Search Volunteers

As people set out to search for natural relatives, some are in a position where they are unable to get to the Research Room at the General Register Office and in these instances, some people have been fortunate enough to receive help from volunteers, sometimes referred to as ‘Search Angels’.  The following is some advice based on our experience.

Only use a volunteer if you absolutely have to
First and foremost, please bear in mind that people who assist in other’s searches are volunteers.  They are not employed by anyone and they give of their time to help people who are unable to go to the Research Room for themselves.

Volunteers will not necessarily have a lot of spare time and they offer the time they do have because they know that some people genuinely cannot travel to the Research Room.  Therefore we strongly urge you to think before asking a volunteer to help. If you are based in Ireland, take a day or two off work rather than asking someone else to do it.

Respect for volunteers’ privacy/time
We would also ask you to not pass volunteers’ contact details to other people – firstly ensure that the person concerned is genuinely not in a position to do the work themselves and then before passing on contact details (even email addresses) please check with the volunteer first, as it is unfair to put someone in a difficult position where they might want to decline, but feel unable to as the person has been referred to them.

Volunteers are not paid for their work so please don’t leave them out of pocket and make sure that their expenses are covered. Don’t assume that the volunteer will have the money up front and offer the basic costs up front before the person travels to the Research Room.  Volunteers in turn should supply receipts and furnish any certificates to the adopted person/natural relative once payment has been received.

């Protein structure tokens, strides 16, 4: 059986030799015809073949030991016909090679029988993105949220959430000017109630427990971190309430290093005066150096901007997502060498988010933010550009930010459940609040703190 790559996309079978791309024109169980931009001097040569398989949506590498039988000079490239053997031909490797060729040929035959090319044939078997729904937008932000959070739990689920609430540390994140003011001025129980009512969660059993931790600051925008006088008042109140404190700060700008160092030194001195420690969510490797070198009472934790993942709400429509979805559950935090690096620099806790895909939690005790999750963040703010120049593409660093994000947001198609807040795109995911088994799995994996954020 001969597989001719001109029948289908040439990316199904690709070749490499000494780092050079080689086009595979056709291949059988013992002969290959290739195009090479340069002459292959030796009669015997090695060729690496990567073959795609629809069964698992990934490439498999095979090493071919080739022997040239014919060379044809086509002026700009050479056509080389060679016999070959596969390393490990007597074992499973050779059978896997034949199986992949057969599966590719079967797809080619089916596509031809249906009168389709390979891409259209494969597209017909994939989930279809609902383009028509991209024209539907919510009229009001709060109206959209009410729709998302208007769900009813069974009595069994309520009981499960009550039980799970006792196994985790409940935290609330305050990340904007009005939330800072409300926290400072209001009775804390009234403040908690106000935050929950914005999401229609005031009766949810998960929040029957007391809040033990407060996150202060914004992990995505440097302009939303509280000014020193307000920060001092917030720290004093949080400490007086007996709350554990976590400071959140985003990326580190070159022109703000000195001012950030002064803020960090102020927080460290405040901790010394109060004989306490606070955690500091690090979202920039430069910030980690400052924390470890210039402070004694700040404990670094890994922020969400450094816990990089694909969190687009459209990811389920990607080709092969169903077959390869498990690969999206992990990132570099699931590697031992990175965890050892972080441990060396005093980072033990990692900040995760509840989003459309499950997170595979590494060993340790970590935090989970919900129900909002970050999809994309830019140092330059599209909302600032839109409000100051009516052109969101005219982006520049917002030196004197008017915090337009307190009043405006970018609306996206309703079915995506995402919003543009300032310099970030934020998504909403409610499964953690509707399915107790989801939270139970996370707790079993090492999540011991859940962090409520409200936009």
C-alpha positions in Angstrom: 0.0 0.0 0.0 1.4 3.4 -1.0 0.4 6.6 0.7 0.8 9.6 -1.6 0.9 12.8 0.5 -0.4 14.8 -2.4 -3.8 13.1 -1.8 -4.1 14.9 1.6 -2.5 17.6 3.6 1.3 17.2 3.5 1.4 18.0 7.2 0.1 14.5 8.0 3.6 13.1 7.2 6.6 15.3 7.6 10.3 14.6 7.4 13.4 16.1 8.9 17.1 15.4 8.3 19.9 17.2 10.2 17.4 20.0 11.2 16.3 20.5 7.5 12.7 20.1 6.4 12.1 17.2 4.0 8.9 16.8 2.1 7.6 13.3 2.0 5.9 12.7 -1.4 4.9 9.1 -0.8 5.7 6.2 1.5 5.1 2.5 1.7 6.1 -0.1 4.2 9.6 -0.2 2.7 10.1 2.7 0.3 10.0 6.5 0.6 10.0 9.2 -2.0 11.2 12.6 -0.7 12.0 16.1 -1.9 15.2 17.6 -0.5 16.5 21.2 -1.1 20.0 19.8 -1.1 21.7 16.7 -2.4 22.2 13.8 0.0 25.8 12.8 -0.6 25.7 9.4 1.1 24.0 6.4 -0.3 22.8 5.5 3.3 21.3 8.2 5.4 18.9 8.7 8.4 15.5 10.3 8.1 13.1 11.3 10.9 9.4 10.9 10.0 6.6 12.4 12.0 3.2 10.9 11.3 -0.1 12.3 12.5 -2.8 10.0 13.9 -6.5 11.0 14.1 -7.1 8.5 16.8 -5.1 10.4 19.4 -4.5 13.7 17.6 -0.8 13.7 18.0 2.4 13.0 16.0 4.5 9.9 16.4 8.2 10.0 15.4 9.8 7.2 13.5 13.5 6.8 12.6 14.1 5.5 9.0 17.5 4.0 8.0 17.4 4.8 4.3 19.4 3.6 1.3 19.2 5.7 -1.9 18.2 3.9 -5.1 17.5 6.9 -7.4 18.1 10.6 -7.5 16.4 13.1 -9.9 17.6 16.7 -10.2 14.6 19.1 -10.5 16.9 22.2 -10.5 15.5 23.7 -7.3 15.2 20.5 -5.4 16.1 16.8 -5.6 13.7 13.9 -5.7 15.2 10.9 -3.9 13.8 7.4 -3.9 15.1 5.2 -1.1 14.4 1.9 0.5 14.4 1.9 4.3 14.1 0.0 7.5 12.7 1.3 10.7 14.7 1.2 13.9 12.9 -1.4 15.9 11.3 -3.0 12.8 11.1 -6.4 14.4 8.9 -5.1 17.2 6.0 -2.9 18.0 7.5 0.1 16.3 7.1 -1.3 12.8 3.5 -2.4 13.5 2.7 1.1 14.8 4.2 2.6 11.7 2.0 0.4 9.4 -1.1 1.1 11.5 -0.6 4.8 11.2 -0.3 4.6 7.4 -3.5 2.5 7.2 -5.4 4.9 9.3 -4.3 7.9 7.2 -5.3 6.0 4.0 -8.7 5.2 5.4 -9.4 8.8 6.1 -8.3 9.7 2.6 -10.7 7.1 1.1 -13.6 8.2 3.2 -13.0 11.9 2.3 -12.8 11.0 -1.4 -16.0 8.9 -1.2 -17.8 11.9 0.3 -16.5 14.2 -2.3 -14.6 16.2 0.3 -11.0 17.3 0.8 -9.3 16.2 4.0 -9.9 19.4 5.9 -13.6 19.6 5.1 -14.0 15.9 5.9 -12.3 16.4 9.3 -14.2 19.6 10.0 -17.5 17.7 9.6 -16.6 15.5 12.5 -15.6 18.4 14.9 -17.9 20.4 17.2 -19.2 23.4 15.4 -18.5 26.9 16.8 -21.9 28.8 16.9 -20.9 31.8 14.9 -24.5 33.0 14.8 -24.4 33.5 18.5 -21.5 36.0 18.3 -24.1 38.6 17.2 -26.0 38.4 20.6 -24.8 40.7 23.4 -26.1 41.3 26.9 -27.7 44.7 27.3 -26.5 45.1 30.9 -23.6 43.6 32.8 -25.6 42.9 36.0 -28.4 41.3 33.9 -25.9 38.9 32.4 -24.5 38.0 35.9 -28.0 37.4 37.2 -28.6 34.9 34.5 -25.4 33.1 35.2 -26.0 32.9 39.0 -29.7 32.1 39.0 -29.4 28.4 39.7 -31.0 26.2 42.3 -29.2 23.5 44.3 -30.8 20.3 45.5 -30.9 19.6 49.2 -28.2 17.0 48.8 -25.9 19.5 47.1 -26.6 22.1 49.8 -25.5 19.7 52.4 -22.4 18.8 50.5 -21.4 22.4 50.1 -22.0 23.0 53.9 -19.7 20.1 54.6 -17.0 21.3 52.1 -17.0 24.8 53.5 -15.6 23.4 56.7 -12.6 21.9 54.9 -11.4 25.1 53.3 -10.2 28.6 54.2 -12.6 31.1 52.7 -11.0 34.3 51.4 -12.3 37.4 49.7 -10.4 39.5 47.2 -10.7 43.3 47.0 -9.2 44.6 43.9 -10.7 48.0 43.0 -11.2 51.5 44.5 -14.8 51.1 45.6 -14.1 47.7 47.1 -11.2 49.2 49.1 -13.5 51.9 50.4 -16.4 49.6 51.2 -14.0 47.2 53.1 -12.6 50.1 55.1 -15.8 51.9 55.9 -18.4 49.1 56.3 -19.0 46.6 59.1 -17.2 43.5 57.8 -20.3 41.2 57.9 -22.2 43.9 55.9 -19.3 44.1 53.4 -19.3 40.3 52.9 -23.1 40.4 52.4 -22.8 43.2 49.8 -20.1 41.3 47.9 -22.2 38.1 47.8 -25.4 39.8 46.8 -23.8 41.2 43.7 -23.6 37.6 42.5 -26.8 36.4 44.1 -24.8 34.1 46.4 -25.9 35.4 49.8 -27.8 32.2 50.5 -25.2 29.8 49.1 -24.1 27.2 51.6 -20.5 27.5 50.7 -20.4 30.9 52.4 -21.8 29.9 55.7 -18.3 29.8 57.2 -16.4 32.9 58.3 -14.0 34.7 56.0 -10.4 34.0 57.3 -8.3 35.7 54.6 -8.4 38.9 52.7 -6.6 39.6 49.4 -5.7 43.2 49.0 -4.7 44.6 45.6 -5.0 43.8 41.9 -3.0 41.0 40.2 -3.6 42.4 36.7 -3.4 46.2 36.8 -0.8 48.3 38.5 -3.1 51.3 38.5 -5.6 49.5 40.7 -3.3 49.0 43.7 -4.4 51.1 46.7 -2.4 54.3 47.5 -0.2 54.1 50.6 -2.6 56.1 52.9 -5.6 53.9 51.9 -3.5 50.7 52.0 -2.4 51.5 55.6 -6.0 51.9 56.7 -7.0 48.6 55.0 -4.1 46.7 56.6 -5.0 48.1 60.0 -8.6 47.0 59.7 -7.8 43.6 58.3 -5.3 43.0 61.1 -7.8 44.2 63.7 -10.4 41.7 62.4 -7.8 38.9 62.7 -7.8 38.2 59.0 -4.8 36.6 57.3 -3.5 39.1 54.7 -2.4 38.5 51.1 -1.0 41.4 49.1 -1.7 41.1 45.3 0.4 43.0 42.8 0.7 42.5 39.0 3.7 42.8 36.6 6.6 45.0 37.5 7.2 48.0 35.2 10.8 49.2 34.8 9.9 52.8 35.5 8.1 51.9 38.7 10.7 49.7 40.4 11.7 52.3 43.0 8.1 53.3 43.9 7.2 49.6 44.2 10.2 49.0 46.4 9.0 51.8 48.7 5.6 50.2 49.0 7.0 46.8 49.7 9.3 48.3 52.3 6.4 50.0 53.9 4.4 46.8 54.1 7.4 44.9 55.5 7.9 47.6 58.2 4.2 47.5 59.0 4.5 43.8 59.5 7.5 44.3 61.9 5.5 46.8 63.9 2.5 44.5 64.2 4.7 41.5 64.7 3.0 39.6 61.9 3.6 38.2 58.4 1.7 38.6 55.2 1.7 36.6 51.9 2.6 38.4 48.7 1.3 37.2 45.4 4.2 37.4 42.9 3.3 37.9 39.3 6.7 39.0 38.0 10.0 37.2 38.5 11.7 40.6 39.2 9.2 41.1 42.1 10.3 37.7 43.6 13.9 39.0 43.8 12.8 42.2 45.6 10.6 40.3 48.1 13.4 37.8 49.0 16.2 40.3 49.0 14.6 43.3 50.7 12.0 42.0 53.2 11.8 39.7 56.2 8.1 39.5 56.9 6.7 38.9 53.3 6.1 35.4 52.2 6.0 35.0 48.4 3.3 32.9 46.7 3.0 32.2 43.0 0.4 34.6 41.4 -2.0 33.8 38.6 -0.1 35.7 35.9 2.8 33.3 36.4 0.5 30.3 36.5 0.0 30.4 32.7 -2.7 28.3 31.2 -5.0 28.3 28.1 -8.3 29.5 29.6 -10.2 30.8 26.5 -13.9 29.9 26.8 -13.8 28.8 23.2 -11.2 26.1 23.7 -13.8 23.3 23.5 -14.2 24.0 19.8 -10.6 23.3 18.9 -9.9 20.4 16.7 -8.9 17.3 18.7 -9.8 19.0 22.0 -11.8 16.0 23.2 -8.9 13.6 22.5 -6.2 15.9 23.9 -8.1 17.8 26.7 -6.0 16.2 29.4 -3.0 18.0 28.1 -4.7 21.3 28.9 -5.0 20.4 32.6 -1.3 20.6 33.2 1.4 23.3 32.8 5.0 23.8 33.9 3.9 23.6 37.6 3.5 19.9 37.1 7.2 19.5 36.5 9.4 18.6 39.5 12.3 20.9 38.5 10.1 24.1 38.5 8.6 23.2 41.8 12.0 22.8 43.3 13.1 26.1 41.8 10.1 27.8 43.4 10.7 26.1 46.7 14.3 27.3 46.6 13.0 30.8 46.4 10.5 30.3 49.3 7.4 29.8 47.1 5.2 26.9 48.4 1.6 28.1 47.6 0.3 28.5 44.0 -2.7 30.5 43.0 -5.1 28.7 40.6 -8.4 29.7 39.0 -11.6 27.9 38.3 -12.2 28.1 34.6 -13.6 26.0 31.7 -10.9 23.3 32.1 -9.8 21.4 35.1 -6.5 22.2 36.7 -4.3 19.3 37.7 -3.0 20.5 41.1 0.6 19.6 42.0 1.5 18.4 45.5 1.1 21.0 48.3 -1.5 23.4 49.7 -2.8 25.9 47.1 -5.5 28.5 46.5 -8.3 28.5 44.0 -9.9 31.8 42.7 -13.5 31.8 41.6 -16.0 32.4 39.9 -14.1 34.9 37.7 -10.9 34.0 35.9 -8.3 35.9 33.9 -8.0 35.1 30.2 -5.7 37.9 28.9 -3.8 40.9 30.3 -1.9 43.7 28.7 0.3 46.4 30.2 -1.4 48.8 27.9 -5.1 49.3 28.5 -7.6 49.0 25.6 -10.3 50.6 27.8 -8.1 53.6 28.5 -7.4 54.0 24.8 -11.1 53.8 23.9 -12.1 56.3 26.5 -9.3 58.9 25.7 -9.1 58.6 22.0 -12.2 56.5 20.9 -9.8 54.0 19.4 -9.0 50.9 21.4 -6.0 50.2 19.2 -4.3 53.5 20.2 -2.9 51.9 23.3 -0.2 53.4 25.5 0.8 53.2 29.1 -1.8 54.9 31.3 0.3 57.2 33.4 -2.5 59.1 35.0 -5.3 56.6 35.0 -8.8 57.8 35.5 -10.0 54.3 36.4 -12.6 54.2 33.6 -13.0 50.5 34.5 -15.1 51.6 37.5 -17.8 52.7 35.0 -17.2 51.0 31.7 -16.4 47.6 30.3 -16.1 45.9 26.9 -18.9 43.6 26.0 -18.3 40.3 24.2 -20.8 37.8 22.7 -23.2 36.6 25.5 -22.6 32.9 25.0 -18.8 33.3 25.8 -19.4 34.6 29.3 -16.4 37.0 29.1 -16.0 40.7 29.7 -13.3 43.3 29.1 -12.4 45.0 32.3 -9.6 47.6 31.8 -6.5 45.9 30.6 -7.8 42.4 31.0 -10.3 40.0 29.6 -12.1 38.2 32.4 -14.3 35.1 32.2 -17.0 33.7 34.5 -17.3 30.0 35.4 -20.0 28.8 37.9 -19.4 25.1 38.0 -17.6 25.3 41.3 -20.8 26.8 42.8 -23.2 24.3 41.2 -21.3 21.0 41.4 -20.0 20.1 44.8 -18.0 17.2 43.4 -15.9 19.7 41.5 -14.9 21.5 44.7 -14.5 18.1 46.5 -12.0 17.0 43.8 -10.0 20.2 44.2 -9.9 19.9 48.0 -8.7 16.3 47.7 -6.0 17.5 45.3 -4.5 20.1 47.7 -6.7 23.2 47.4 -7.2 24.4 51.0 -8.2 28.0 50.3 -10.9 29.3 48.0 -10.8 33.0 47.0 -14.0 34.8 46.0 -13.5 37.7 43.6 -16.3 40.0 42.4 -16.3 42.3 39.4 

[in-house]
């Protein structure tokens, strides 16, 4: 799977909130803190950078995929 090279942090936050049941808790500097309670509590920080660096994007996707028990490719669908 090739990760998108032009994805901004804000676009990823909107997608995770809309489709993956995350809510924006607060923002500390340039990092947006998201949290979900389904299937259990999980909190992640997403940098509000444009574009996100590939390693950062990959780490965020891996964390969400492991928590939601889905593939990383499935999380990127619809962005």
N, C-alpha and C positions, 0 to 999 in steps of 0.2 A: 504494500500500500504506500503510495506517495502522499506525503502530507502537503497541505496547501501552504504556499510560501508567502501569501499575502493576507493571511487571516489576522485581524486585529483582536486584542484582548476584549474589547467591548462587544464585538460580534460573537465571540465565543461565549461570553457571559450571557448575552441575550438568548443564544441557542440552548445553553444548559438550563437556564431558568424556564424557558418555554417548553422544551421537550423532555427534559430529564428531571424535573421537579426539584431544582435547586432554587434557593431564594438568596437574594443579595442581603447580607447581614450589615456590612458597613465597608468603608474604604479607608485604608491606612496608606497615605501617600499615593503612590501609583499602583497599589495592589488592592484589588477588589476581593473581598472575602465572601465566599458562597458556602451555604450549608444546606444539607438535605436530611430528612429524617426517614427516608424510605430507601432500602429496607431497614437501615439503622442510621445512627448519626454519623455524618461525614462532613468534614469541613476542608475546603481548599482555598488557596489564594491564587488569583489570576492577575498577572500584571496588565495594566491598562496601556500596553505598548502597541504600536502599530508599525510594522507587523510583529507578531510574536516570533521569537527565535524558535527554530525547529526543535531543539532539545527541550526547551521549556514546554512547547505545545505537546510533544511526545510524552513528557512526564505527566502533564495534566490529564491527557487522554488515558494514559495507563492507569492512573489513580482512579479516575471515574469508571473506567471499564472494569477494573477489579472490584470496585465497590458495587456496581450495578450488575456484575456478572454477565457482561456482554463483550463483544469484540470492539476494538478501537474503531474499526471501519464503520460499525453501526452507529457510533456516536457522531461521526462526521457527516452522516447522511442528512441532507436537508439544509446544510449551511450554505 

Please bear in mind that photocopies at the Research Room are €4 each and a General Search fee is €20, so going through a process of elimination (e.g. to obtain an adopted person’s birth certificate) can be quite costly. There are also parking expenses – usually €20-30 a day in Dublin and fuel expenses, not to mention lunch etc, so please bear all this in mind.

Agree Spending Limits
We also recommend that you agree a spending limit with your volunteer prior to any money being spent by that volunteer.  Volunteers should not spend more than €10/€20 without checking with the person they are assisting.

Beware of inexperienced volunteers
On the other side of the coin, people should beware of inexperienced volunteers, who may mean well, but are not necessarily very capable in terms of searching skills.  It is absolutely essential that you are in control of your own research at each stage of the journey and volunteers should bear this in mind.  E.g. if you need to take a break after obtaining information and before making contact, then this is your choice to make and volunteers should respect that.

IMPORTANT:  Respecting boundaries
We strongly recommend that adopted people and natural parents should never arrive on the doorstep of the person they are searching for.  We suggest a discreet letter rather than calling in person or on the phone.  Adoption Rights Alliance categorically disagrees with search volunteers going to the houses of the people they are researching.  We recommend that those receiving help from search volunteers make their wishes very clear in this regard.

Please beware of people offering their services for a fee. Moreover, under the Adoption Act 2010 only entities which have been accredited by the Adoption Authority can offer tracing and information services. Search volunteers are merely the adopted person’s eyes and ears in the Research Room, nothing else.

Remember, it is important to ensure that the person conducting the research is responsible and has the necessary experience and knowledge to ensure that the research is carried out in an ethical, discreet and thorough fashion.

Finally we remind people that we advise against using Private Investigators, who, in our experience, are usually neither trained nor experienced in the area of adoption and will often employ methods that are completely unsuitable to adoption research.